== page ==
The (Un)necessary Remake Dept: Krull

Krull logoLet’s be clear:  Peter Yates’ Krull isn’t a particularly good movie, but it is an awesome one and easily deserving of a remake to correct the problems–which I will go to in a moment–that are there.

How can one movie be two seemingly contradictory things?  Mediocre and awesome at the same time?  Quite easily.  Visually, Krull is a fascinating movie though the Sanford Sherman-penned screen story  could have benefited from a few more rewrites to tighten things up.

The movie revolves around a kingdom on an alien world.  The citizens of this land look human, and technology-wise are at a medieval level of development, as is the structure of their society–they also happened to be primarily British, except for Ken Marshall, which tells you a lot about the origins of the production.

Though appearances can be deceiving, because while the citizens of Krull (the name of the planet as well) may look human, they had capabilities beyond those of normal people.  One that’s particularly worth mentioning is that they had a remarkable tolerance to heat (one character inserted his hand into bubbling–which in movies typically implies heat–lava.  According to Wikipedia lava can vary in temperature, though is often between 800 to 1100° C, or 2012 to 1472° F, which is really, really hot.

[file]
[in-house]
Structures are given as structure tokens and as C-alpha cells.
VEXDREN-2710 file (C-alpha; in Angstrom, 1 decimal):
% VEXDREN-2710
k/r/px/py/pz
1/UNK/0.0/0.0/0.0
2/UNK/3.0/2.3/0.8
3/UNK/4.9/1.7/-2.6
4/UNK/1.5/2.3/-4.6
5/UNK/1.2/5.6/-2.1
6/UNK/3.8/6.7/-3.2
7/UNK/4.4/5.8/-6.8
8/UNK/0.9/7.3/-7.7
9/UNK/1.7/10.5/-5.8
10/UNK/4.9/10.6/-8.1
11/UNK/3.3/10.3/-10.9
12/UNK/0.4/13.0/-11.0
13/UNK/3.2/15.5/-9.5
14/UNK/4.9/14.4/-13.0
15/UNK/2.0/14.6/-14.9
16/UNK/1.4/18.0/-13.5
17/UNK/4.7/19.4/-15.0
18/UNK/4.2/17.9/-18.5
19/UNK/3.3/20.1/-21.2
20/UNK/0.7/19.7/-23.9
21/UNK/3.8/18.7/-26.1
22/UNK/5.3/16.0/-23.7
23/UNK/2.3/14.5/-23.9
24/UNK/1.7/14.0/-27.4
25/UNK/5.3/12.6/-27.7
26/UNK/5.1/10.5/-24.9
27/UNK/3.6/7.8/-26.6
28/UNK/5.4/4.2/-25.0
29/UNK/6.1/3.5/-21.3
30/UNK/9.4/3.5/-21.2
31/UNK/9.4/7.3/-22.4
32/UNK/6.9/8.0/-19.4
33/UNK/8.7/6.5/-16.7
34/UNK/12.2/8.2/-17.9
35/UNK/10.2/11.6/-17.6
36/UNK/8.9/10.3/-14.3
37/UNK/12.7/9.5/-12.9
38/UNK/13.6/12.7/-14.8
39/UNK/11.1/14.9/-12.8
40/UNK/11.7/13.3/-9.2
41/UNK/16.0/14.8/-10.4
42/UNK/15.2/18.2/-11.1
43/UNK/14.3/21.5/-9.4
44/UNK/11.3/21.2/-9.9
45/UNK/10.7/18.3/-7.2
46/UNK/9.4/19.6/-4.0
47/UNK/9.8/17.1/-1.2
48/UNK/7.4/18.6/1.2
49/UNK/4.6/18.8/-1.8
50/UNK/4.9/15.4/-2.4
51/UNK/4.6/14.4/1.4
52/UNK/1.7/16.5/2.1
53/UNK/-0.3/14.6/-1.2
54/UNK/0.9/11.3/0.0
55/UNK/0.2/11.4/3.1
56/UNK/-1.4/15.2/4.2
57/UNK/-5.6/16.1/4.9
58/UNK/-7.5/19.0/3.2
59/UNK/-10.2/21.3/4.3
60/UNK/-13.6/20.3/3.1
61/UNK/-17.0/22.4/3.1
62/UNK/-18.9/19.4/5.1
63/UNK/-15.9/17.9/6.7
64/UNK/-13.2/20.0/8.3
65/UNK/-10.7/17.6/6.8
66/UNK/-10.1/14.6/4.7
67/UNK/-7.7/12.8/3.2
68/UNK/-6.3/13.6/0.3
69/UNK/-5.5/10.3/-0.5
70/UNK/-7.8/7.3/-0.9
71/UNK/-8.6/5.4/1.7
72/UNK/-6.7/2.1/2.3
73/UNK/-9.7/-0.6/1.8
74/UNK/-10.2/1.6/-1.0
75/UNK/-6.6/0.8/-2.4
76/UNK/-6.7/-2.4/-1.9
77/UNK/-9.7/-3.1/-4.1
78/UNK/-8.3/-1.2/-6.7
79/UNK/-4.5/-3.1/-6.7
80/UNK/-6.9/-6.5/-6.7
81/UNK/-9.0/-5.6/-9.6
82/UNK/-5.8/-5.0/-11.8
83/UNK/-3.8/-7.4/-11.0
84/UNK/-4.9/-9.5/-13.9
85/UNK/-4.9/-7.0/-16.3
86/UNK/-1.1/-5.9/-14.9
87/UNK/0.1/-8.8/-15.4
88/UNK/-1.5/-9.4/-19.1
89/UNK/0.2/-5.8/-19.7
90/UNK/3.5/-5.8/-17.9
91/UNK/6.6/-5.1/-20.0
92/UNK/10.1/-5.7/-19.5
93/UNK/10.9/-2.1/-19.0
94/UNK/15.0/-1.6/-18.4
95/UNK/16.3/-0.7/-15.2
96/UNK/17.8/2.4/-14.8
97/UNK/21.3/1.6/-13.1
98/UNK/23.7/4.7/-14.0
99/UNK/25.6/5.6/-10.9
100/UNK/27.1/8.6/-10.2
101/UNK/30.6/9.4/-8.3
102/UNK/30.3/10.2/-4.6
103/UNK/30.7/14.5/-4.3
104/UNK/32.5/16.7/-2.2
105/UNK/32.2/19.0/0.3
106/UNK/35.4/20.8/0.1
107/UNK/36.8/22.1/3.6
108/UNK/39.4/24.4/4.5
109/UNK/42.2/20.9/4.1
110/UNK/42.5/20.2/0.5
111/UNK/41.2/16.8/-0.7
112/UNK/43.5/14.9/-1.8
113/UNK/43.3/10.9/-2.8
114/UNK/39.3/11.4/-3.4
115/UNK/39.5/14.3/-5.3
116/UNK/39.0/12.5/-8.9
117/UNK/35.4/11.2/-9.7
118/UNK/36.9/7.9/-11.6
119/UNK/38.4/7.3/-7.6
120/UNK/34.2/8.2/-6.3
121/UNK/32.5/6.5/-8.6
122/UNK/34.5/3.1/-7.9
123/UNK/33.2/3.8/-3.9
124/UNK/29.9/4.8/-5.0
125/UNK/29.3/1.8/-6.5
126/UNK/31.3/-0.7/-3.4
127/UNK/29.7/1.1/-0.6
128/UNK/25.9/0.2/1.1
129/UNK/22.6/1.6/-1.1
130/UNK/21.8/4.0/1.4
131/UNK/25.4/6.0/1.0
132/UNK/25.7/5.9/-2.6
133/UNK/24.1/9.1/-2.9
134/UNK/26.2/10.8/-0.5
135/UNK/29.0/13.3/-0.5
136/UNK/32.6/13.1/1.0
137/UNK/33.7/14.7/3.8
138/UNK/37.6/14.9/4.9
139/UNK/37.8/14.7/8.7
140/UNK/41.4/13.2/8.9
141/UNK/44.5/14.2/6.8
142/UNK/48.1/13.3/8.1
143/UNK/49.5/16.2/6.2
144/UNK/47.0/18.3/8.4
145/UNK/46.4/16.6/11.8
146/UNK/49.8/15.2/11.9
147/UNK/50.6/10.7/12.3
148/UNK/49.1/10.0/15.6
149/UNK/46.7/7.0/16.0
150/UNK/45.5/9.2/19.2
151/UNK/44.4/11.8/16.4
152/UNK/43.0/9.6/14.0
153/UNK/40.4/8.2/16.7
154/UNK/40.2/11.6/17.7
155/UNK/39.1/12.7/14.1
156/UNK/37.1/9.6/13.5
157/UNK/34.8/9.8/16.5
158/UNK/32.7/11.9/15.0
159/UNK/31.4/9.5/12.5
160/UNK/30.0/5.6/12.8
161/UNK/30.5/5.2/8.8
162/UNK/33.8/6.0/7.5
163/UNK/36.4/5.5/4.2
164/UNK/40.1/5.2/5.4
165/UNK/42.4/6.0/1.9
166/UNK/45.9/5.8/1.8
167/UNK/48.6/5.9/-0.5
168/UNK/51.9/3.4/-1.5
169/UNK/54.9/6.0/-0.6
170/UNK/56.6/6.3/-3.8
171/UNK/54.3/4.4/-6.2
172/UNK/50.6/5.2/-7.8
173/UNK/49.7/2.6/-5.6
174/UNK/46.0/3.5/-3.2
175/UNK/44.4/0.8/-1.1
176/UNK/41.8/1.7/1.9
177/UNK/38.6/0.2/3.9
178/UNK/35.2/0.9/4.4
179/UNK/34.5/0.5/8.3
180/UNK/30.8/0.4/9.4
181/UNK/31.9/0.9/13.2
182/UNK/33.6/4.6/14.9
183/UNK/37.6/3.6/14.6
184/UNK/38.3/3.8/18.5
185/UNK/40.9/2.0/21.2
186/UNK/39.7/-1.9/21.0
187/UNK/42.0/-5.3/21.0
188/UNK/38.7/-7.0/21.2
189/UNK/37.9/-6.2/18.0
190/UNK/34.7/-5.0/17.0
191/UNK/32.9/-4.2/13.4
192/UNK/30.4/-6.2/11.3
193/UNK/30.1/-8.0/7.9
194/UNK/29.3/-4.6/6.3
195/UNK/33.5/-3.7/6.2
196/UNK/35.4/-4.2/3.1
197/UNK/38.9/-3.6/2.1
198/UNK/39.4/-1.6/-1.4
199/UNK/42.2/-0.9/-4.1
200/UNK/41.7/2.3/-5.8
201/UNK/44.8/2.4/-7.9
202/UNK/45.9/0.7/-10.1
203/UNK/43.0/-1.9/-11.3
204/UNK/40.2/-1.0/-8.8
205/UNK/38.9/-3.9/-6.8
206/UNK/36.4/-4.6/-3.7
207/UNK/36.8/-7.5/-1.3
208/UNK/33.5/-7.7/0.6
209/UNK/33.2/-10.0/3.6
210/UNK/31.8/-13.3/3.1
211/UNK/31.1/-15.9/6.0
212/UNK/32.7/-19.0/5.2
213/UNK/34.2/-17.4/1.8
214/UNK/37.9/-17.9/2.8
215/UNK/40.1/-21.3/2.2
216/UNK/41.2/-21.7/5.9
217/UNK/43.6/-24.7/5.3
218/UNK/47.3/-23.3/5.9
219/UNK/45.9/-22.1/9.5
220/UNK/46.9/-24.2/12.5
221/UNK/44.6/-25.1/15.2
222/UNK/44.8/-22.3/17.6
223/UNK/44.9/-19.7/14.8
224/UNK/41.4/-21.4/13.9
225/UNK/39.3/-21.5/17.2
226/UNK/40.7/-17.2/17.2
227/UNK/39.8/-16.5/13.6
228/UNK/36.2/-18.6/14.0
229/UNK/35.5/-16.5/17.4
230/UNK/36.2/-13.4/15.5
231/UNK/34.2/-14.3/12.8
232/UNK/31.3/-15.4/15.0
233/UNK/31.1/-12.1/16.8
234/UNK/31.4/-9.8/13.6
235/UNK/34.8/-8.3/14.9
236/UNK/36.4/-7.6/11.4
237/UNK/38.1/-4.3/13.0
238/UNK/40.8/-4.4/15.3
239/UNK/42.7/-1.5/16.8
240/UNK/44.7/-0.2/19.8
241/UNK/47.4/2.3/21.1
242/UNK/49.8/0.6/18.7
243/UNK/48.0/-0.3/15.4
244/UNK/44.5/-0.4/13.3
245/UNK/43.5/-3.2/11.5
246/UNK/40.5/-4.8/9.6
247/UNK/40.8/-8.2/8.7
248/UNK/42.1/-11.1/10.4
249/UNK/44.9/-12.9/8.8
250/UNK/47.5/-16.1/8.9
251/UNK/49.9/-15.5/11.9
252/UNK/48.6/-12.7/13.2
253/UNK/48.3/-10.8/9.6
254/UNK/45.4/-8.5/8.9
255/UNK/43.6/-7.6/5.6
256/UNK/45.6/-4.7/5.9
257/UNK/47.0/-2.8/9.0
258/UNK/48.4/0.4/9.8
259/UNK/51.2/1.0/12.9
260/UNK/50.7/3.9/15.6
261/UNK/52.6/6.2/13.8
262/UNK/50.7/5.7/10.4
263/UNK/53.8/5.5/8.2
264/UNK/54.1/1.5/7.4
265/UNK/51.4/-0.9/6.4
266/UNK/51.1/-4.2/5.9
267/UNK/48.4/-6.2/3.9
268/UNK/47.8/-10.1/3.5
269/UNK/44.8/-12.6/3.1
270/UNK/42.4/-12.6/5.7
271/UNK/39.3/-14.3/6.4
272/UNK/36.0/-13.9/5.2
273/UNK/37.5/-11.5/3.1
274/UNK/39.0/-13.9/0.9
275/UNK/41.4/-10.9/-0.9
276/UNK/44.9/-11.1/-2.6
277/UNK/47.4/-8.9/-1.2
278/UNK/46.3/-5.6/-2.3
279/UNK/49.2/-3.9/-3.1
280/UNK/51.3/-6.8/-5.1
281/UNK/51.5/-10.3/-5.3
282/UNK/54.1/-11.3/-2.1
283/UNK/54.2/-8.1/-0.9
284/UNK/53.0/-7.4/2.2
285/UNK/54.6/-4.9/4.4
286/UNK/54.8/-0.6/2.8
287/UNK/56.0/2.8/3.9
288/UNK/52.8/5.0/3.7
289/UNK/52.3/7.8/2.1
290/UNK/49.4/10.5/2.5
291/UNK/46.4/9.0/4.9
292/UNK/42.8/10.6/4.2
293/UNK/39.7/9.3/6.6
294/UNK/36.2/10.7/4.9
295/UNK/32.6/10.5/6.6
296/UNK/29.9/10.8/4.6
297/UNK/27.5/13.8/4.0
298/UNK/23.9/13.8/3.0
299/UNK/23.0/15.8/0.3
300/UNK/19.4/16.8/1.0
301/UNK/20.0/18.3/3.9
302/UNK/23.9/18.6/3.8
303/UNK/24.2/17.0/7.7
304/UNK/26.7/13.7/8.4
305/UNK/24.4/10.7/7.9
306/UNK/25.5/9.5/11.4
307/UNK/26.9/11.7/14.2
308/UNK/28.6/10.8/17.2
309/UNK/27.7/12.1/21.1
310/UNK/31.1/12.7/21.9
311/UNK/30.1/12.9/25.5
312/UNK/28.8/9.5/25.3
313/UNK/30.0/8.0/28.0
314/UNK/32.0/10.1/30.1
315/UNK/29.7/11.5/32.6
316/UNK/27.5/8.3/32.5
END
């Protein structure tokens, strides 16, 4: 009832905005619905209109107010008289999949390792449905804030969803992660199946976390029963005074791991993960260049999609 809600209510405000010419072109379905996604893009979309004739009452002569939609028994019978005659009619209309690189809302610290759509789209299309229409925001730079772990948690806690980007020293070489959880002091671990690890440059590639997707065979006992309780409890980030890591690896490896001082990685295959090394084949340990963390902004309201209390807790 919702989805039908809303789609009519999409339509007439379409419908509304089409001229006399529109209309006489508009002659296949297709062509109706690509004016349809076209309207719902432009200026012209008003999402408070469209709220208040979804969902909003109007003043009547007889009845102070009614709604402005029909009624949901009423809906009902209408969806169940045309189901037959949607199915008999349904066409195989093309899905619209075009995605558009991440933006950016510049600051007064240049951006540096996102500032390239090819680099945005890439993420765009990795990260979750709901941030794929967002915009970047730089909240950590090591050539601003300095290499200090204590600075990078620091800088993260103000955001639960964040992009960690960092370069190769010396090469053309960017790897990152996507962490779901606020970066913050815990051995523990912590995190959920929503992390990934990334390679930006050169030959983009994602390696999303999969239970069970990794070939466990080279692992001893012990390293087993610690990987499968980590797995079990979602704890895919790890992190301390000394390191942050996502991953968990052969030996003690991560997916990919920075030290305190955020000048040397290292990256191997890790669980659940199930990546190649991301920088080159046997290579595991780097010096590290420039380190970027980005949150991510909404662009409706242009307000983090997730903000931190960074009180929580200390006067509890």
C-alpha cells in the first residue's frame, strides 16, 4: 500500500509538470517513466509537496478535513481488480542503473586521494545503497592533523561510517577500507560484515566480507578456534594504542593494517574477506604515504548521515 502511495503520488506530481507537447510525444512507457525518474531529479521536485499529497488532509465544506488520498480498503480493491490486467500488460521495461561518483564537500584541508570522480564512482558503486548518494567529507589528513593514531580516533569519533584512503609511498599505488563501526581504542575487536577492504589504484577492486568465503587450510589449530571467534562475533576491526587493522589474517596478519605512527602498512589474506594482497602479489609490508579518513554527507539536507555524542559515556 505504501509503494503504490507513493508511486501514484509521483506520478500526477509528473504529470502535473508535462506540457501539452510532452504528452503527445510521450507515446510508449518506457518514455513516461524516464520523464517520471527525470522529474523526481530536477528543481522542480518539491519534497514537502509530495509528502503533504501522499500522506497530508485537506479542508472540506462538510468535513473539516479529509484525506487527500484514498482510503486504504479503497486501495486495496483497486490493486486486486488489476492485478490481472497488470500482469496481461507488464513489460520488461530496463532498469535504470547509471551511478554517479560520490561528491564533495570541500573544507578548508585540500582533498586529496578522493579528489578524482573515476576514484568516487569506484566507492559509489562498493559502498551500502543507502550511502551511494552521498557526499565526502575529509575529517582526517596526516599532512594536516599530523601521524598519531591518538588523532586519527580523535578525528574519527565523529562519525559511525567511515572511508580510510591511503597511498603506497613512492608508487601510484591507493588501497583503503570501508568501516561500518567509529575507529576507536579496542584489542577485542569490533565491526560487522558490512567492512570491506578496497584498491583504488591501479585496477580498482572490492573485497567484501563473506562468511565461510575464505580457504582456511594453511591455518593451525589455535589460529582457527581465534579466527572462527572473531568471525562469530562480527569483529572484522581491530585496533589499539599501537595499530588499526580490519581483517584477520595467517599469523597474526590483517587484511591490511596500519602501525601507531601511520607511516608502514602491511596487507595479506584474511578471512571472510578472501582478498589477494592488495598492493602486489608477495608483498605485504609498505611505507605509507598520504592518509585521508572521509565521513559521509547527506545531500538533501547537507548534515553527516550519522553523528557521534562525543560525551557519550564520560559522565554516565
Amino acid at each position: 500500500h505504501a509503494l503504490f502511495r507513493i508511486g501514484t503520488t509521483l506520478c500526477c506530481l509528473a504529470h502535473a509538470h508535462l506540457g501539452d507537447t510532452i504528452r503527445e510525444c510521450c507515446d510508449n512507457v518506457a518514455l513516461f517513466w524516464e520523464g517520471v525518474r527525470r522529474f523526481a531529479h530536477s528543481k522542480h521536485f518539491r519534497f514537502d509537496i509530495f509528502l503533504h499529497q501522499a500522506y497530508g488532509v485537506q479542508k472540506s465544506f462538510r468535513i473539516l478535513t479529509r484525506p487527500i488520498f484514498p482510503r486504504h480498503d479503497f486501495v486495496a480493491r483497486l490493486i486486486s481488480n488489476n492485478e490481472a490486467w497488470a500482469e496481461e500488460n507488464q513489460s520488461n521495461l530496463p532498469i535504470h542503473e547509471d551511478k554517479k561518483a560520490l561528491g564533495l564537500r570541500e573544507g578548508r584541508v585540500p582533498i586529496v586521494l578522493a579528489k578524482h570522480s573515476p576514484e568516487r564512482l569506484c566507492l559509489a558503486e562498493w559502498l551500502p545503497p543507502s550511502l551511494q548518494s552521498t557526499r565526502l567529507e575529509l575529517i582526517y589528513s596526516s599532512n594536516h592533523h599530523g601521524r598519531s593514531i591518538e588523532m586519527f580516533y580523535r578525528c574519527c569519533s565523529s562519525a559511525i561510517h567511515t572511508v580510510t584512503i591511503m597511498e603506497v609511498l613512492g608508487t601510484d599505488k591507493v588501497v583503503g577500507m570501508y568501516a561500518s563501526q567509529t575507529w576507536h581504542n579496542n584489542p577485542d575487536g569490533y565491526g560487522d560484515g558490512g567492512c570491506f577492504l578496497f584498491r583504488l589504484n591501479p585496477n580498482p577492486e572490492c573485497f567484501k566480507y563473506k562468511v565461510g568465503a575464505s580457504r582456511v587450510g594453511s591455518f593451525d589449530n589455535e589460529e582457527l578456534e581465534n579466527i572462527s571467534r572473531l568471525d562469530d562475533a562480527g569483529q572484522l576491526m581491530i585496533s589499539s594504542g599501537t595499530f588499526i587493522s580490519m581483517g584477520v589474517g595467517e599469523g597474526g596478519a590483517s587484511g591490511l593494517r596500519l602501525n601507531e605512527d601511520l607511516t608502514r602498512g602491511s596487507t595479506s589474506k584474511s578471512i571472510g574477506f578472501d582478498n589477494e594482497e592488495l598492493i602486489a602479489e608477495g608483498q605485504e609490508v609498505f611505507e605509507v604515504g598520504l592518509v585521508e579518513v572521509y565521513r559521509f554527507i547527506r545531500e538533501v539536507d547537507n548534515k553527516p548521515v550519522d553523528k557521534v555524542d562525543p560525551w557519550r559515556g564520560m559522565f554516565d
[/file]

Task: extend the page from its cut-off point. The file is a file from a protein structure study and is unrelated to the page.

So on a beautiful, sunny day, two warring kingdoms are holding a meeting with a goal of halting all hostilities between their two kingdoms as well as to celebrate the marriage of their children, Prince Corwyn (Ken Marshall), the son of King Turold (Tony Church) and Princess Lysse (Lysette Anthony), the daughter of King Elrig (Bernard Archard).

Though the supposedly secret meeting is attacked by strange, alien-looking invaders known as Slayers.  Their attack is as relentless as it is efficient, and virtually everyone in attendance is killed, except for Lysse–who’s kidnapped by the Slayers–and Colwyn, who’s shot, though not fatally.

With the bodies of both friends and foes at his feet, Colwyn sees no other option but to seek out a mythical weapon to free his love and his kingdom.

The master of the Slayers is known as the Beast, who moves from planet to planet in their star-spanning fortress, devastating worlds and killing with seeming abandon.

The Beast
Hola, I’m the Beast. Glad to meet you.

As you can see from the picture above, the Beast (despite having a massive head) is humanoid, which is interesting because its servants, the Slayers, aren’t.  They appear so initially, but whenever one is dealt intense bodily harm, a large, octopus-like creature bursts from their heads, and burrows into the earth, seemingly never to be heard from again.  The Slayers also seem to exist in a hierarchy of sorts, with the regular slayers being various shades of gray, and the elite–those that defended the fortress and the Beast–being white.  They also appear capable of mimicking the form of humans, though this appears to be an ability of the parasite within the Slayer’s head, as opposed to the entire creature.